When we got to the hospital the contractions were TRUE labor. I would drop on all fours whenever they hit and just do anything I could to get through them. I did this outside in the flurry of snow, in the lobby in front of everyone, in the elevator etc. until I got to my room. (Somehow I thought that once I got to the hospital and in my room everything would be better, but labor just kept going. My midwife was already at the hospital with another patient who had arrived a few hours before me. I was disappointed that I would have to share her, and a bit nervous that she wasn't going to be with me the whole time. She talked to me for a bit and rubbed my back some then went to get a nurse to check us in while she went back to check on her other patient. I checked in at 1:40 on Sunday morning. At that point my contractions felt awful and I started to think that I couldn't keep going like this. My nurse asked me how far along I was, and wondered why I hadn't been checked yet for dilation. I wondered too and told the nurse to get Doris my midwife to check me….and make it fast. I just knew that I was going to be somewhere between a 3 and a 4 cm dilated and if that was the case, I figured that I wasn't going to be able to go naturally because I was already at the "I can't go on stage". Doris came back and wanted me to get up on the table so that she could check me. I told her that we would have to wait until the next contraction was over, and that she would have about a 30 second window to check because there was no way I was going to have a contraction up on the table on my back. When she checked, I remember thinking that it felt really tight still, and I might still be a 3. Doris said, "well, that's a surprise, I've got good news. You're a 9, and you can start pushing whenever you want." (She told me later that she thought I was going to be a 4 or a 5) I was excited, but didn't feel like a 9, and definitely didn't feel like pushing yet. I thought I would feel so different at that point. I told her that the thing I really need to do was to pee. We went to the bathroom, and she helped me try to pee which didn't produce much of anything, but made me feel better about starting to push later on. When I got up, I had the worse contraction yet, and definitely started to vocalize. When we left the bathroom, Doris told the nurse that she was going to go get her scrubs on. This was definitely the highlight of the hour. It meant that she actually believed a baby was going to be delivered by me, and soon. The second I walked out of the bathroom I felt like I had taken some kind of sleep medication, like Nyquil. I was so sleepy and weak. She returned, I got up on the bed, and we tried to push through a few contractions, but I just wasn't getting anywhere because what I really wanted to do was sleep and go home. She said we should try to do some squatting to get gravity on our side and I thought that that was a good idea in concept, but about as feasible as trying to lift 200 lbs. while on codeine. We started the squatting, but I couldn't hold myself up, so she held my arms and I leaned against Dan with all my weight.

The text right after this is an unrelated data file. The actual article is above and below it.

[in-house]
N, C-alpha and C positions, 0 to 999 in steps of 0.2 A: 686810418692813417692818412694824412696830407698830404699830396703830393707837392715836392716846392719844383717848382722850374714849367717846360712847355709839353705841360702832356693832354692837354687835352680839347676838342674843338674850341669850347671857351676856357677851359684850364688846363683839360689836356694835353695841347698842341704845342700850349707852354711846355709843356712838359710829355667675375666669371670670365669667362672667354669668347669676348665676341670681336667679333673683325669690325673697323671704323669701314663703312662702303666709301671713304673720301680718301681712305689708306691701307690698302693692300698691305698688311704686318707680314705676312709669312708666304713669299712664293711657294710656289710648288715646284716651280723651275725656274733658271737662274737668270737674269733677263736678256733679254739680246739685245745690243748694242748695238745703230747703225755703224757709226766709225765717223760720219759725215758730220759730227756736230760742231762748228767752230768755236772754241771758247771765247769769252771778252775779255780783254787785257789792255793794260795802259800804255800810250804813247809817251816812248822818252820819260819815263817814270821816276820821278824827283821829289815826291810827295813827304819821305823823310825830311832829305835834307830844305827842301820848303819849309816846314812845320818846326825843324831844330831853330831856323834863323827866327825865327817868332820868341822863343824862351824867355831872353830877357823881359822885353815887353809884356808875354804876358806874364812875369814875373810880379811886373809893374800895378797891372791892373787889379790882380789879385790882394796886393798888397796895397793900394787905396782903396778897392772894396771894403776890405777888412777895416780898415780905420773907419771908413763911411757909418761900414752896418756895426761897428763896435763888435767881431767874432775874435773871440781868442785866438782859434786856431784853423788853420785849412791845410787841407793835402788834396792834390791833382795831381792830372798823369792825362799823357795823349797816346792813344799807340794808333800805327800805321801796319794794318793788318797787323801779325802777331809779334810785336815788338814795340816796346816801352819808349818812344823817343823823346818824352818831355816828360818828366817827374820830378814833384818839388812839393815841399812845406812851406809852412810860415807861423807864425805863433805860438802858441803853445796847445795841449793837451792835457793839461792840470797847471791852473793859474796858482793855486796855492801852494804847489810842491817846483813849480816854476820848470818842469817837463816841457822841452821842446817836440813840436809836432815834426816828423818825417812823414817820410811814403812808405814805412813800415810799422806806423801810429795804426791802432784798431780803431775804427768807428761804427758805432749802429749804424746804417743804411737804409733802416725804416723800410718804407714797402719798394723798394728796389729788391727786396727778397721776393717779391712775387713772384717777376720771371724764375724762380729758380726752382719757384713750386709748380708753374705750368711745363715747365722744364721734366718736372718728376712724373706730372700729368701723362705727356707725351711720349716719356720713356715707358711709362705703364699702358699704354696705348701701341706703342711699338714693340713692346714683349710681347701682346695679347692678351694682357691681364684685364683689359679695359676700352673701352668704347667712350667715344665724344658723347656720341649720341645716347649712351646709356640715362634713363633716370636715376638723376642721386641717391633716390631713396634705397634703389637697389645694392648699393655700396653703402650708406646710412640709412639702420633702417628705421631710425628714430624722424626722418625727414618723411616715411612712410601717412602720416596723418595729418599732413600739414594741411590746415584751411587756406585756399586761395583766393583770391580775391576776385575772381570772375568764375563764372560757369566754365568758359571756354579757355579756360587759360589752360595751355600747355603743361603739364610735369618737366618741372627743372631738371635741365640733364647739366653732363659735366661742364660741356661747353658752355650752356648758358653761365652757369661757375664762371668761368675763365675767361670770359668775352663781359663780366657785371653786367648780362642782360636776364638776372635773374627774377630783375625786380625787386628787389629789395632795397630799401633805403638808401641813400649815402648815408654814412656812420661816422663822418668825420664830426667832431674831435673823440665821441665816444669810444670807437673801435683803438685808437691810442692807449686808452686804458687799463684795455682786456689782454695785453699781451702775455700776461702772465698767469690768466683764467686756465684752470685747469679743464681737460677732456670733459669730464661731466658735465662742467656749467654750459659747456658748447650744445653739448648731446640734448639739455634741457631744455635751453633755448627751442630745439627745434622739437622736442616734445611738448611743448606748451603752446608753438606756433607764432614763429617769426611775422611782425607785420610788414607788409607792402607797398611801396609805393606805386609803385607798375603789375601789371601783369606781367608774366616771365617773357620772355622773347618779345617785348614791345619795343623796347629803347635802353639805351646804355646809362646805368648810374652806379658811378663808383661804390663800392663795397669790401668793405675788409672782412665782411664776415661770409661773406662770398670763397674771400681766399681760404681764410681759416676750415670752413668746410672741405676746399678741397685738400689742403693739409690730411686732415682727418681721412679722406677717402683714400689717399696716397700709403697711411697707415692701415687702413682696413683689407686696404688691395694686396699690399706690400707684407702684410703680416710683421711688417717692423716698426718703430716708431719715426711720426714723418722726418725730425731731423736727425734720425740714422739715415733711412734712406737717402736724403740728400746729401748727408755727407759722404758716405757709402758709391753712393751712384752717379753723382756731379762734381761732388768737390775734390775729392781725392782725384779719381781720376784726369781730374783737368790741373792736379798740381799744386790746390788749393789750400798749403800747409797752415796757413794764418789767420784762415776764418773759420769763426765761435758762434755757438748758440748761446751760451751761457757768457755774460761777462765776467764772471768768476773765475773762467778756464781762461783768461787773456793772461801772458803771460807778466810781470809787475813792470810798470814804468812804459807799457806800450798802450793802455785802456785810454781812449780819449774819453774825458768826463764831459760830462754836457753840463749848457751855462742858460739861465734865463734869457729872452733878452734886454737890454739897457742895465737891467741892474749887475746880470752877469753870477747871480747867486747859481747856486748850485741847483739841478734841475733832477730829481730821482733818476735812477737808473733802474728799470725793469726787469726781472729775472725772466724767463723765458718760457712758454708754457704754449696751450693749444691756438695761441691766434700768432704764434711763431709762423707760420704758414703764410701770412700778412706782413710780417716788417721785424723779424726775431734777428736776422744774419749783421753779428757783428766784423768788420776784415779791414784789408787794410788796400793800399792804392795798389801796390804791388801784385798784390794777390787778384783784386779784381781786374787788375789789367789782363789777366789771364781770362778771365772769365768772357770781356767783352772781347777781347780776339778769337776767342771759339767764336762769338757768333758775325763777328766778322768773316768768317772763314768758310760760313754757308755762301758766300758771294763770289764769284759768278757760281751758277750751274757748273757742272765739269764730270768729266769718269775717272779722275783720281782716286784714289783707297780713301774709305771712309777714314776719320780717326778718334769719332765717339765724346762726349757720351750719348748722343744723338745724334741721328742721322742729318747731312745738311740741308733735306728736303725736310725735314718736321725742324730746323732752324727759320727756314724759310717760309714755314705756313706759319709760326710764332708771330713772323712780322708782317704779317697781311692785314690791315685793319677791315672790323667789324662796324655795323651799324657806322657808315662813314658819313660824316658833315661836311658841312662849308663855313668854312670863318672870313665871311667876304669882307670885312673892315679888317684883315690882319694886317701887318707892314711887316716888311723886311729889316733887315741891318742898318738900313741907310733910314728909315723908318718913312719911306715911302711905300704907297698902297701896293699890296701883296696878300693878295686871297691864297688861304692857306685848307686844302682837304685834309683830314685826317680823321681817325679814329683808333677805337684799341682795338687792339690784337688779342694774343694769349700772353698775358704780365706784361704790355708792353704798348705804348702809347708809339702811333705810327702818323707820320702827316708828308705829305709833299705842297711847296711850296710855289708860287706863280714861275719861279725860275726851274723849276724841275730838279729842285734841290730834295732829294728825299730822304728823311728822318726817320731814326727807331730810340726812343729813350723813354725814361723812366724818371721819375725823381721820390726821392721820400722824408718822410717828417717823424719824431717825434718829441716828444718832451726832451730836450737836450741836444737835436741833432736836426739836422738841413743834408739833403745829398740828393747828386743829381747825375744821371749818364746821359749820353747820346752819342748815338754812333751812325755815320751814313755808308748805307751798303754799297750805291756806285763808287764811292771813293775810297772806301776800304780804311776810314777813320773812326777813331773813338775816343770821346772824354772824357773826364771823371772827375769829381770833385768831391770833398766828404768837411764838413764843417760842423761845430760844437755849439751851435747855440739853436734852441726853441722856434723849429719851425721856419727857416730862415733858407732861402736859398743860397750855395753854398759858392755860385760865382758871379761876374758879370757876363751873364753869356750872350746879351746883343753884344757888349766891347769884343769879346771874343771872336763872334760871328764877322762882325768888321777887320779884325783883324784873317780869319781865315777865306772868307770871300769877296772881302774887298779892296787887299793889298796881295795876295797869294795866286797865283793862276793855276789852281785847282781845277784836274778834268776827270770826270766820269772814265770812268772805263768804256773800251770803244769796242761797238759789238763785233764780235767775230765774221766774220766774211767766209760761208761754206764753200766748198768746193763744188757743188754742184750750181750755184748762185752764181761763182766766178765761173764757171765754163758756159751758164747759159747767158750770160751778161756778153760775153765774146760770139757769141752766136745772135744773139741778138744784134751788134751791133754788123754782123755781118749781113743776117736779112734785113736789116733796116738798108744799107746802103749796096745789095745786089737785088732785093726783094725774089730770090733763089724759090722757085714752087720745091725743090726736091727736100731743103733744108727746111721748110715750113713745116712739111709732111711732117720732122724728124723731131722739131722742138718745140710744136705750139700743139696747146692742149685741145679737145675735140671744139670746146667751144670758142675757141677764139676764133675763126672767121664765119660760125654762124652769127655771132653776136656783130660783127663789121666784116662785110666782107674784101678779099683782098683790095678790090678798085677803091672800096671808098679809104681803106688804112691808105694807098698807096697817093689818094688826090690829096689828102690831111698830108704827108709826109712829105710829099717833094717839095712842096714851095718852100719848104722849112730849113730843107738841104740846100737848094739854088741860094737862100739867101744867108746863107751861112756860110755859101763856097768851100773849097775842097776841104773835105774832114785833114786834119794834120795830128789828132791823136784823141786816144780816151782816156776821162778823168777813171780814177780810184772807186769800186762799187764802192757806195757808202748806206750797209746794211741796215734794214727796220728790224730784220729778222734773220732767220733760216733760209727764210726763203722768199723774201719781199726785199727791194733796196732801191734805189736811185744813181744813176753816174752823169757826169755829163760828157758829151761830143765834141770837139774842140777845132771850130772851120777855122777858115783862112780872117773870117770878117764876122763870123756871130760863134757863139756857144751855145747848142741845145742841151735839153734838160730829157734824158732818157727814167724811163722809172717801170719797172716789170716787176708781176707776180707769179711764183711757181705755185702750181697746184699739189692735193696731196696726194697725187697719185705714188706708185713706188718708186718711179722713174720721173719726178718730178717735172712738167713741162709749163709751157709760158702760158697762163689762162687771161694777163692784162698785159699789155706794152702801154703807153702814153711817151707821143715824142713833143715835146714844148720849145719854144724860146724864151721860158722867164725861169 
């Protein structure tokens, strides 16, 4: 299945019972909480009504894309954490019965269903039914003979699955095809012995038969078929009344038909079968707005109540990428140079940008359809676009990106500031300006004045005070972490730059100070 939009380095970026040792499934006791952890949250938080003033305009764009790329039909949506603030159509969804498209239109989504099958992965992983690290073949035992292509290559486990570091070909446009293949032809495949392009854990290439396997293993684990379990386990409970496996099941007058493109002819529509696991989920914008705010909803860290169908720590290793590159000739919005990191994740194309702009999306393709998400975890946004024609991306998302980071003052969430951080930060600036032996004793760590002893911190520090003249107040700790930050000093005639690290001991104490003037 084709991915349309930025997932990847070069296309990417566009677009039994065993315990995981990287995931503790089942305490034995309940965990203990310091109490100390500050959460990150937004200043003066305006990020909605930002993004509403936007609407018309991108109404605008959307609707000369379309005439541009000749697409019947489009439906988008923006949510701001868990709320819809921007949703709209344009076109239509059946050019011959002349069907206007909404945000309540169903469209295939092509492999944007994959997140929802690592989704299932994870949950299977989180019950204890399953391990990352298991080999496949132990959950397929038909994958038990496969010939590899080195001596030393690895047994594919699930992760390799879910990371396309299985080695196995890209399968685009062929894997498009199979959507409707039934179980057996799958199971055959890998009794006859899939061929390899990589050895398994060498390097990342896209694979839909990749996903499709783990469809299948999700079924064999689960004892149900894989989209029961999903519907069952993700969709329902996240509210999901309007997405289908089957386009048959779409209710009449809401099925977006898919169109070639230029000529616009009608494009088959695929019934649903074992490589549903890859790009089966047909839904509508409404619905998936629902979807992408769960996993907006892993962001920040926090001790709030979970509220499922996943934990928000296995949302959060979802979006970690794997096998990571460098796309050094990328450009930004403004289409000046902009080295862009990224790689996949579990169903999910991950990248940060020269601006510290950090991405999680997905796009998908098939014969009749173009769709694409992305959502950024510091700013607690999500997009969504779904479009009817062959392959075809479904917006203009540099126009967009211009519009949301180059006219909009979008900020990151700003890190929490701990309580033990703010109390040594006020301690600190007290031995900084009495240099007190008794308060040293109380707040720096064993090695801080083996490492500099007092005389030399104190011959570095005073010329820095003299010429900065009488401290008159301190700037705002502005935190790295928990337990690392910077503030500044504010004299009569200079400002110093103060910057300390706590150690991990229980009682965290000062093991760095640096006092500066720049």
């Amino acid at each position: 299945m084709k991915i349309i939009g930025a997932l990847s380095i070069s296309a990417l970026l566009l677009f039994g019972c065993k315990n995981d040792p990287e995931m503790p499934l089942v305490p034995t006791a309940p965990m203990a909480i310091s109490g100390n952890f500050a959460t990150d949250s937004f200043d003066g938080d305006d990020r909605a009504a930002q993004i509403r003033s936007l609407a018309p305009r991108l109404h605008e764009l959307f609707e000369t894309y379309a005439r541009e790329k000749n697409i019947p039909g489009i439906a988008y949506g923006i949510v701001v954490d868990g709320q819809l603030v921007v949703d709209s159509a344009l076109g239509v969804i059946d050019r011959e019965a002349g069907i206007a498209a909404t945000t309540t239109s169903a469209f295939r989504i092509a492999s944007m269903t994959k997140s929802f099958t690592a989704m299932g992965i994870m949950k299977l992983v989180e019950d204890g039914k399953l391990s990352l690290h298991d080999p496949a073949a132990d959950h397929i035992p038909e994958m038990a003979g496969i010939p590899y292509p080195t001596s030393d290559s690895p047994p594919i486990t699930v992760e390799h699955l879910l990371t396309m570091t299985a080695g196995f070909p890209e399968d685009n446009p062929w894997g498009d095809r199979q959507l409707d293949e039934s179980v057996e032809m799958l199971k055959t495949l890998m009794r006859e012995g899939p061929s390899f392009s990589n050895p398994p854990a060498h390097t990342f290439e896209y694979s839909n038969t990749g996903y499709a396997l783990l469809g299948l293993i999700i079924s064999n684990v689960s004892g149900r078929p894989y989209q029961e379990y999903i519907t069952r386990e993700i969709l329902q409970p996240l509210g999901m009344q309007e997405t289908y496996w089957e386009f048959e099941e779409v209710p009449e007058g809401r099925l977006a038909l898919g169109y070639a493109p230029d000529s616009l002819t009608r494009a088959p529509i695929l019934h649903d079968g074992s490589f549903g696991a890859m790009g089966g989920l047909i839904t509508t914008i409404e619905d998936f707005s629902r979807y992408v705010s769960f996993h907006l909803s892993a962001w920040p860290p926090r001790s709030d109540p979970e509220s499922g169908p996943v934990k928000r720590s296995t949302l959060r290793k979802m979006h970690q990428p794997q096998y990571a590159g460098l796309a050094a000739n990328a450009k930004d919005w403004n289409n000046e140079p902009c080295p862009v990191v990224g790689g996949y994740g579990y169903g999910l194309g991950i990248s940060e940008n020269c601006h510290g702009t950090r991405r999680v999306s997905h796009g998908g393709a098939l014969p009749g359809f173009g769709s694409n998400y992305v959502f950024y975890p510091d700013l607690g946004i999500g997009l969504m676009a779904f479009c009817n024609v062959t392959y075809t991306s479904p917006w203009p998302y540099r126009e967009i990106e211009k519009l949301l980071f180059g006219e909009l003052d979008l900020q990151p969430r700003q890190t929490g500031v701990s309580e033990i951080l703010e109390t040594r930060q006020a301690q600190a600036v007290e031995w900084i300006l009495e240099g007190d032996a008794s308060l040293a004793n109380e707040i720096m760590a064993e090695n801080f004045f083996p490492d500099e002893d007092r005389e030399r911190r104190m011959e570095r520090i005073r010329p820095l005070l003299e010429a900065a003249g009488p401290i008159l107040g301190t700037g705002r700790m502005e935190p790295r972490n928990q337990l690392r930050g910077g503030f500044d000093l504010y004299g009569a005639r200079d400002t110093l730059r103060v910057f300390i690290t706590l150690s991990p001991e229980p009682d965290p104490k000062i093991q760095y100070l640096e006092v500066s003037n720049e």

This was definitely the worst part of labor. Contractions were lasting about 1-2 minutes with only about 30 seconds in between and they were brutal. All I could do was yell through them. I knew what I had to do to push the baby out because I could feel when a push was being productive, but it took such unbelievable energy to do it, that I would only push for a second or two in each contraction. It didn't feel like a baby was coming down at all. We did the squatting through 6-7 contractions, then Doris thought it would be best to get back on the bed because I was so tired at that point. I got up and sat on the bed, but then didn't want to move again. Doris told me I needed to lay down, but I just wanted to sit there and fall asleep and have it all go away.